There are many good writers who capture place and character, but don’t transport you into the scene.
“The day outside is hazy and gray; the fan on the counter blows dust. Jell-O spins slowly in the a glass case. The radio, always a notch too loud for my taste, is turned up even higher for news hour. British troops have left Egypt, the Army-McCarthy Hearings are in full swing and the man who invented the zipper has dropped dead.
“Can’t you see table six flagging you down? Alan asks. “You think people like coffee cold?” Alan Mandelbaum. Always behind me since we were kids, always watching.
I pick up the coffeepot and move down the aisle of customers. The regulars are at the counter, talking about Roger Maris, as if they’d been the ones up at bat– as if they never left the Bronx for Los Angeles. Beside them are their wives distracted, knitting, fat leather pockebooks on their laps. And there’s my father, in a red vinyl booth near the back. His head is bent over his lunch, so all I can see are the newspaper stained fingers gripping a turkey melt, even though it is Tuesday afternoon and he’s promised to out and look for a job.”
I had gone to the library to take out books and hit pay dirt. In a gluttonous display equal to guys in hardware stores I took out Eleanor Catton’s “The Luminaries”, Donna Tartt’s “The Goldfinch”, Cynthia Ozick’s “Dictation” (which I just reviewed), Andrea Barrett’s “Archangel”, Jurek Becker’s “The Wall” and Molly Antopol’s “the UnAmericans”. Given the length of the first two award-winning novels I tried to renew them all. Surprisingly, only “the UnAmericans” was on hold and could not be renewed. It was the only one I had not started. I became curious why this debut collection of short stories was now in demand.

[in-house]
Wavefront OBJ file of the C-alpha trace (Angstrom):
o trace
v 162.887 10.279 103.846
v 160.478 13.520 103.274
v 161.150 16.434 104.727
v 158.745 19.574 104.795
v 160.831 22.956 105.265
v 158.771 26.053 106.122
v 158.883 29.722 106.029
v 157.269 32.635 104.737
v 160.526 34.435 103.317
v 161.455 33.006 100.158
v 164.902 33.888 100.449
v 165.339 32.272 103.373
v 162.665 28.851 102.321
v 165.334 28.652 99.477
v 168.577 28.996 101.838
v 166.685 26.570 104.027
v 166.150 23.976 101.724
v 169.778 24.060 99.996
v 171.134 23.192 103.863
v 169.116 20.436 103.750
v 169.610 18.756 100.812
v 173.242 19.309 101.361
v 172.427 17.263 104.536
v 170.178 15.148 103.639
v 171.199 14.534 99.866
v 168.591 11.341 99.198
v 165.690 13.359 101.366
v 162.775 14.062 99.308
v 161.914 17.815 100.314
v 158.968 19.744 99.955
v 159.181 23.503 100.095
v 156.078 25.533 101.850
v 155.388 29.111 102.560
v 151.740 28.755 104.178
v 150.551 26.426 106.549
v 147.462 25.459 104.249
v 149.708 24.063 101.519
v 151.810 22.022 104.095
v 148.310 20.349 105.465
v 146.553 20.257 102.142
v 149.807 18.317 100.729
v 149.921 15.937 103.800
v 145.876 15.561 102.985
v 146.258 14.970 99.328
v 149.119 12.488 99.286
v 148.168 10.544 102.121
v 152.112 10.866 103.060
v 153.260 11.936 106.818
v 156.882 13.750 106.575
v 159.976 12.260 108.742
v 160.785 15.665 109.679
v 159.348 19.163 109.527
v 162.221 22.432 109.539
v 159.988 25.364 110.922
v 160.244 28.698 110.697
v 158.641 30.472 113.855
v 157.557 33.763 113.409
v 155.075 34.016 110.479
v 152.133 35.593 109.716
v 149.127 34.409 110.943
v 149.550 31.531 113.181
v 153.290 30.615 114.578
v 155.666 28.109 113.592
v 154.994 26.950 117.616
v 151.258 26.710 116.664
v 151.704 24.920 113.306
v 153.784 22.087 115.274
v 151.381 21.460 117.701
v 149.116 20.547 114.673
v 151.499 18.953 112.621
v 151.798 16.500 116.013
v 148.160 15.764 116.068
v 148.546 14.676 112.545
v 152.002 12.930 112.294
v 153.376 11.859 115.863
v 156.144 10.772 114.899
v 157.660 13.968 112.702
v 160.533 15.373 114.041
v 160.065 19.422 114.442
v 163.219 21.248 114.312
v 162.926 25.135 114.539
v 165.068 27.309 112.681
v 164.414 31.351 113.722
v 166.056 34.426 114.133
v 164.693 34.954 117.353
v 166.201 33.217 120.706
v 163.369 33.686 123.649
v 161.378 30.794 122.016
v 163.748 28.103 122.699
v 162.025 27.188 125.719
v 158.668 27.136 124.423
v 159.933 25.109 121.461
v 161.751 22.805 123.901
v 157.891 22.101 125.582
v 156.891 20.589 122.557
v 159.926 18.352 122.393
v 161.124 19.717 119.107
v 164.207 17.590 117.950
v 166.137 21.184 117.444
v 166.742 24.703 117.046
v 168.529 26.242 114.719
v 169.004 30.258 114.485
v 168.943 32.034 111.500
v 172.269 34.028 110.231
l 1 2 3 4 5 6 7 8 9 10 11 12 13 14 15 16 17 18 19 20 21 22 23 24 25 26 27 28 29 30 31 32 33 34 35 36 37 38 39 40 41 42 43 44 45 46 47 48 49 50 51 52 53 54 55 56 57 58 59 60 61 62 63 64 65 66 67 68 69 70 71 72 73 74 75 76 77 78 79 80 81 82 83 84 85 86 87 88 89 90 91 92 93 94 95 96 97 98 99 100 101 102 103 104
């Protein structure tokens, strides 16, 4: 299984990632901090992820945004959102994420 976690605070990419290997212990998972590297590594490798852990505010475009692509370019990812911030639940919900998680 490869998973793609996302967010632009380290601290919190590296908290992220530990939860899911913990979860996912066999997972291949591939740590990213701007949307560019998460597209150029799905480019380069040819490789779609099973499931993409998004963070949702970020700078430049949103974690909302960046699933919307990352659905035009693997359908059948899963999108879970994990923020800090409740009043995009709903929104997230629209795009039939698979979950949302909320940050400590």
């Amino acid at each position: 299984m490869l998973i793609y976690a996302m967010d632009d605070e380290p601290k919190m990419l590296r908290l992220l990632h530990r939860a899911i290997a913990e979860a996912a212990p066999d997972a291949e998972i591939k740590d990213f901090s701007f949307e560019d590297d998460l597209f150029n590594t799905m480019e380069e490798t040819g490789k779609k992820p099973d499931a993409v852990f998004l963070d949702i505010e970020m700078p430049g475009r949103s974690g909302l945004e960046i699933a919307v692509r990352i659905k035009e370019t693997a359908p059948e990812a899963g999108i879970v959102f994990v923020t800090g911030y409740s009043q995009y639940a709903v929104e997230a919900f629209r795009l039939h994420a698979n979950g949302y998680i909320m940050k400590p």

Ms. Antopol was a recipient of the National Book Foundation’s 5 Under 35 award. This collection of short stories has now earned her a nomination for the National Book Award. It was not the testimonials from Pulitzer Prize and National Book Award recipients on the back of the book that encouraged me to borrow this book. It was the photograph of the author. She is attractive, it was her eyes that caught my attention. They are a little asymmetrical. One is a little higher than the other. One is a little wider and more open. It was the one slightly lower and more closed that attracted me. This eye seemed determined, a steel eye. It conveyed action, taking no prisoners. I thought the stories might be the same.